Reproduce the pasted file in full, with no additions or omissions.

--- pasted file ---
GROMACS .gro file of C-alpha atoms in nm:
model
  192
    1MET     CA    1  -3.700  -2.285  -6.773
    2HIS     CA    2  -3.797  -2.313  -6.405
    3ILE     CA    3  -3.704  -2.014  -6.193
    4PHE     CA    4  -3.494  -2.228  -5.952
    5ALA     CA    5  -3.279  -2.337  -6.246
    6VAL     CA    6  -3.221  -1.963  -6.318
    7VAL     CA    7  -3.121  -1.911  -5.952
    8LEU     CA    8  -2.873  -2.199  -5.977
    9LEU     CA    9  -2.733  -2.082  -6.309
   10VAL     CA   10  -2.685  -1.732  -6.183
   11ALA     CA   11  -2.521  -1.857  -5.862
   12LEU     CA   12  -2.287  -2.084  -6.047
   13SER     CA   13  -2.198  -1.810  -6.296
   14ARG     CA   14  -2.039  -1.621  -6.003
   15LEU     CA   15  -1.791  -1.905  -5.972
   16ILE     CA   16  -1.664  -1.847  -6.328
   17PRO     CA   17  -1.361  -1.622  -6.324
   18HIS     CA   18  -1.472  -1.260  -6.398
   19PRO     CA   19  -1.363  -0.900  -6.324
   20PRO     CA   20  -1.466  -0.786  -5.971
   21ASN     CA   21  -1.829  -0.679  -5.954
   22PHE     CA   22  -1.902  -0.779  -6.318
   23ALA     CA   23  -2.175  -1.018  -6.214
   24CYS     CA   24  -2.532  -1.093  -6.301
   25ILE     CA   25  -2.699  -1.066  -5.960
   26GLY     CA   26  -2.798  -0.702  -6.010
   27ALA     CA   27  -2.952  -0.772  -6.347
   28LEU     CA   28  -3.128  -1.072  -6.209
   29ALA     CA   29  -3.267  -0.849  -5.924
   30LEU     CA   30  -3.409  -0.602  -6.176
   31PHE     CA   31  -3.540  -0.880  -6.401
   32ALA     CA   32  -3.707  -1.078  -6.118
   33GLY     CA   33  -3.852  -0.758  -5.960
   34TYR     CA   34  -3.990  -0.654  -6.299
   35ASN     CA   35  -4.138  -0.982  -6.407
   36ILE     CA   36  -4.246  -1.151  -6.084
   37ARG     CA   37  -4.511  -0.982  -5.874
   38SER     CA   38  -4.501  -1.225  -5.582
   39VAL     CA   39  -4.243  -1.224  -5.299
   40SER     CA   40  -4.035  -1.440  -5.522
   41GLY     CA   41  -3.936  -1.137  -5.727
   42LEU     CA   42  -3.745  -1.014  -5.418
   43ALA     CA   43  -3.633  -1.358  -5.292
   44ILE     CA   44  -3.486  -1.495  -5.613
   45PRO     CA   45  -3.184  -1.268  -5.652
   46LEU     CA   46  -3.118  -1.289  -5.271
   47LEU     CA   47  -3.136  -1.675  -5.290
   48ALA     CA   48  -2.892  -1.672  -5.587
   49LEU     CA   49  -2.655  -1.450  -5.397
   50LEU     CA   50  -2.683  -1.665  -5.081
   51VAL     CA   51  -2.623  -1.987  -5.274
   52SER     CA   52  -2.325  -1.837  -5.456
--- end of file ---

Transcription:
GROMACS .gro file of C-alpha atoms in nm:
model
  192
    1MET     CA    1  -3.700  -2.285  -6.773
    2HIS     CA    2  -3.797  -2.313  -6.405
    3ILE     CA    3  -3.704  -2.014  -6.193
    4PHE     CA    4  -3.494  -2.228  -5.952
    5ALA     CA    5  -3.279  -2.337  -6.246
    6VAL     CA    6  -3.221  -1.963  -6.318
    7VAL     CA    7  -3.121  -1.911  -5.952
    8LEU     CA    8  -2.873  -2.199  -5.977
    9LEU     CA    9  -2.733  -2.082  -6.309
   10VAL     CA   10  -2.685  -1.732  -6.183
   11ALA     CA   11  -2.521  -1.857  -5.862
   12LEU     CA   12  -2.287  -2.084  -6.047
   13SER     CA   13  -2.198  -1.810  -6.296
   14ARG     CA   14  -2.039  -1.621  -6.003
   15LEU     CA   15  -1.791  -1.905  -5.972
   16ILE     CA   16  -1.664  -1.847  -6.328
   17PRO     CA   17  -1.361  -1.622  -6.324
   18HIS     CA   18  -1.472  -1.260  -6.398
   19PRO     CA   19  -1.363  -0.900  -6.324
   20PRO     CA   20  -1.466  -0.786  -5.971
   21ASN     CA   21  -1.829  -0.679  -5.954
   22PHE     CA   22  -1.902  -0.779  -6.318
   23ALA     CA   23  -2.175  -1.018  -6.214
   24CYS     CA   24  -2.532  -1.093  -6.301
   25ILE     CA   25  -2.699  -1.066  -5.960
   26GLY     CA   26  -2.798  -0.702  -6.010
   27ALA     CA   27  -2.952  -0.772  -6.347
   28LEU     CA   28  -3.128  -1.072  -6.209
   29ALA     CA   29  -3.267  -0.849  -5.924
   30LEU     CA   30  -3.409  -0.602  -6.176
   31PHE     CA   31  -3.540  -0.880  -6.401
   32ALA     CA   32  -3.707  -1.078  -6.118
   33GLY     CA   33  -3.852  -0.758  -5.960
   34TYR     CA   34  -3.990  -0.654  -6.299
   35ASN     CA   35  -4.138  -0.982  -6.407
   36ILE     CA   36  -4.246  -1.151  -6.084
   37ARG     CA   37  -4.511  -0.982  -5.874
   38SER     CA   38  -4.501  -1.225  -5.582
   39VAL     CA   39  -4.243  -1.224  -5.299
   40SER     CA   40  -4.035  -1.440  -5.522
   41GLY     CA   41  -3.936  -1.137  -5.727
   42LEU     CA   42  -3.745  -1.014  -5.418
   43ALA     CA   43  -3.633  -1.358  -5.292
   44ILE     CA   44  -3.486  -1.495  -5.613
   45PRO     CA   45  -3.184  -1.268  -5.652
   46LEU     CA   46  -3.118  -1.289  -5.271
   47LEU     CA   47  -3.136  -1.675  -5.290
   48ALA     CA   48  -2.892  -1.672  -5.587
   49LEU     CA   49  -2.655  -1.450  -5.397
   50LEU     CA   50  -2.683  -1.665  -5.081
   51VAL     CA   51  -2.623  -1.987  -5.274
   52SER     CA   52  -2.325  -1.837  -5.456